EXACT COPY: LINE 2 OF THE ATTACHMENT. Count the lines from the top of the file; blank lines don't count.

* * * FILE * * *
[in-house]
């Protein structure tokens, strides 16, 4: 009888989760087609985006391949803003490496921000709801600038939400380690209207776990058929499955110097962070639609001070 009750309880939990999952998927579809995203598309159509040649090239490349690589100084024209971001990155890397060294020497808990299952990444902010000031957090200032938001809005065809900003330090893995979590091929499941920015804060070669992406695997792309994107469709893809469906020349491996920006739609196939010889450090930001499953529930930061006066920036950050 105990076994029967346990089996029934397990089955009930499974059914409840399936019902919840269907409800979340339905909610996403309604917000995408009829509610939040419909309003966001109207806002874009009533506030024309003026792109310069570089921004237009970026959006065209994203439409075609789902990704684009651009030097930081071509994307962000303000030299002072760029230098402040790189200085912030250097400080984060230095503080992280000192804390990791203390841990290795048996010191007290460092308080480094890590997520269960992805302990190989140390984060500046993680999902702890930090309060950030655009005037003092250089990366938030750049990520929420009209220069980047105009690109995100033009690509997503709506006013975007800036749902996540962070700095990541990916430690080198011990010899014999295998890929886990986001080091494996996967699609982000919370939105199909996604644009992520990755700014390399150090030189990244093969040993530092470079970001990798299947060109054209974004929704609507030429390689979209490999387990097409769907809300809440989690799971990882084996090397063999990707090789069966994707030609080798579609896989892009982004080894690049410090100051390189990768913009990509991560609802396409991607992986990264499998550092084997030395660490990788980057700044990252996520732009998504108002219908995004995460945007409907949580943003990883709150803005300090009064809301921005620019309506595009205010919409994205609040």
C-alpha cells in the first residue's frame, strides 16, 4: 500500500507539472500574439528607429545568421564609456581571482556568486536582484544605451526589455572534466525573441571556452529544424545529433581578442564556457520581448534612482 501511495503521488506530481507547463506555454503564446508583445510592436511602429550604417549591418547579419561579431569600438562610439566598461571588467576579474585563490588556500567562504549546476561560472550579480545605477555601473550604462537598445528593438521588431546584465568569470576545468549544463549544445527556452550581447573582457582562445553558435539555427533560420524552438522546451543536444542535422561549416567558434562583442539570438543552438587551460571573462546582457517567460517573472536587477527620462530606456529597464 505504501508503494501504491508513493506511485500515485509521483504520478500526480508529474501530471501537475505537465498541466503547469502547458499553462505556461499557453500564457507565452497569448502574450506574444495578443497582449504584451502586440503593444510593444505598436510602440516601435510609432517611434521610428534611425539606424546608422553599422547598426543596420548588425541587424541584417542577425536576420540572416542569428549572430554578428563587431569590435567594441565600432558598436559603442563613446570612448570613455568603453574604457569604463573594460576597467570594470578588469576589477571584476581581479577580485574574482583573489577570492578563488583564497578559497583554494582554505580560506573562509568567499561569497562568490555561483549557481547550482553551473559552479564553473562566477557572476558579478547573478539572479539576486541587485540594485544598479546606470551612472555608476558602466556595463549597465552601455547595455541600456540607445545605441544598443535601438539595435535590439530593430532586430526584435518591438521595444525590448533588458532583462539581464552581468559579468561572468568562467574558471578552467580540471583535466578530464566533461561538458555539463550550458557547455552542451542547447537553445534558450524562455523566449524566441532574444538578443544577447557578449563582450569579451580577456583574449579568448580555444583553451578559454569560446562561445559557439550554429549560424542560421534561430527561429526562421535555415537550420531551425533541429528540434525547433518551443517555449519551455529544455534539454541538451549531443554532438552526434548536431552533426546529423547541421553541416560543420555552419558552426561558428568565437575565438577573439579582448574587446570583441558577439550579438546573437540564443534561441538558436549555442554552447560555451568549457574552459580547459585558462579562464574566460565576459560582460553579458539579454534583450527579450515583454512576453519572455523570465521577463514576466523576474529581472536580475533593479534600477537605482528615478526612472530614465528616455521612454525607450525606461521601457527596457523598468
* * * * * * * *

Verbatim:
């Protein structure tokens, strides 16, 4: 009888989760087609985006391949803003490496921000709801600038939400380690209207776990058929499955110097962070639609001070 009750309880939990999952998927579809995203598309159509040649090239490349690589100084024209971001990155890397060294020497808990299952990444902010000031957090200032938001809005065809900003330090893995979590091929499941920015804060070669992406695997792309994107469709893809469906020349491996920006739609196939010889450090930001499953529930930061006066920036950050 105990076994029967346990089996029934397990089955009930499974059914409840399936019902919840269907409800979340339905909610996403309604917000995408009829509610939040419909309003966001109207806002874009009533506030024309003026792109310069570089921004237009970026959006065209994203439409075609789902990704684009651009030097930081071509994307962000303000030299002072760029230098402040790189200085912030250097400080984060230095503080992280000192804390990791203390841990290795048996010191007290460092308080480094890590997520269960992805302990190989140390984060500046993680999902702890930090309060950030655009005037003092250089990366938030750049990520929420009209220069980047105009690109995100033009690509997503709506006013975007800036749902996540962070700095990541990916430690080198011990010899014999295998890929886990986001080091494996996967699609982000919370939105199909996604644009992520990755700014390399150090030189990244093969040993530092470079970001990798299947060109054209974004929704609507030429390689979209490999387990097409769907809300809440989690799971990882084996090397063999990707090789069966994707030609080798579609896989892009982004080894690049410090100051390189990768913009990509991560609802396409991607992986990264499998550092084997030395660490990788980057700044990252996520732009998504108002219908995004995460945007409907949580943003990883709150803005300090009064809301921005620019309506595009205010919409994205609040």